20. 20. Historical Development (1961-1991) – Criteria • Participating countries should not have excessive budgetary deficits or public debts • The national central bank needed to be made politically independent • Authorities must not print money to reduce public debts and budgetary deficits • There were ‘escape clauses’ built into the wording of the Maastricht Treaty • Debt criteria could be soften for some countries, such as Belgium and Italy, not able to meet the reference value in less than a decade. However, Budgetary criteria had to be met
  21. 21. Review: Historical Development (1961-1991)
  22. 22. From Treaty to Reality (1992-2002) – Challenges • Referendums: success in France but failure in Denmark • ERM II was set up to replace ERM. It maintained the ± 15 per cent bands • The accession treaty allowed new members to join EMU but: • They had to wait at least two years and fulfill the convergence criteria • Some concessions were provided • Total members of Eurozone are 19
  23. 23. From Treaty to Reality (1992-2002) – SGP • Stability and Growth Pact (SGP) is a deterrent and a set of rules designed to ensure that countries in the EU pursue sound public finances and coordinate their fiscal policies. • Member states that violate the rules to keep their public debt and budgetary deficit low can be penalized, and may have to pay a fine • SGP involves: • A preventive arm multilateral budgetary surveillance • A corrective arm or a deficit limit, the excessive deficit procedure (EDP)
  24. 24. Historical Development (1961-1991) – Crisis • In 2002, France, Germany, and Portugal were given an ‘early warning’ that they were in breach of the SGP. • Portugal made the necessary corrections but France and Germany failed to do so. • Both were closer to the financial sanctions set out in the SGP but such proposal was defeated. • SGP was interrupted for the cases of France and Germany. • Other member states, notably Austria, Finland, the Netherlands, and Spain, were outraged at the situation. • France and Germany had been exempted from the process because they were large. • ECJ declared this move to be illegal.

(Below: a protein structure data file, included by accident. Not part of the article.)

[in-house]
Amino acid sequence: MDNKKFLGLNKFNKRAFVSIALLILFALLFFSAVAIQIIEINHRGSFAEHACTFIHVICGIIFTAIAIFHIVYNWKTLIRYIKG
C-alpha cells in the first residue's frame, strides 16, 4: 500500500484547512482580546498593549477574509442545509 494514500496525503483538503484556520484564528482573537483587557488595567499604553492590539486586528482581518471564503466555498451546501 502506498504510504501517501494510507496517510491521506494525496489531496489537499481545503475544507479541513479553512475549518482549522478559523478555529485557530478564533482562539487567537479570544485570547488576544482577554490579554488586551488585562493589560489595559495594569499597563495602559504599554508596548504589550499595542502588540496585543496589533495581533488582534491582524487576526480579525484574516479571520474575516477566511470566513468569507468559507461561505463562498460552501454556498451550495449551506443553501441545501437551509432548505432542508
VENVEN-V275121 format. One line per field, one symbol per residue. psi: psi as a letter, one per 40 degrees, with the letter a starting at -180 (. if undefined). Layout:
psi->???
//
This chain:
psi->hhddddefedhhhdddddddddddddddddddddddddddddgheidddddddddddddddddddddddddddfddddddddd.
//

25. 25. Historical Development (1961-1991) – Aftermath • In 2005, the SGP was revised so as to include more flexibility over the circumstances • States may temporarily run deficits in excess of the 3 % reference value • The preventive arm of the SGP was strengthened: • By giving attention to the fiscal sustainability when setting budgetary objectives • By basing the medium-term budgetary objective on its debt ratio and potential growth • The Commission is to give them ‘policy advice’ if this consolidation of states’ public finances when in favorable economic conditions, fails • The SGP’s corrective arm was also adjusted: • allowing more room for economic judgements and leaving open the possibility that the one- year deadline for the correction of an excessive deficit could be increased to two years.
  26. 26. Explaining EMU – Economic Perspective • Two different schools 1. State should create EMU only if they constitute a so-called ‘optimum currency area’ (OCA) • When are sufficiently integrated economically and have mechanisms in place to overcome an economic downturn to maximize economic efficiency of the region • Central bank credibility becomes important. Central banks can be effective only if financial markets have confidence in their policies. • Maastricht regime ensured full central bank independence and gave the ECB a clear single mandate to maintain price stability.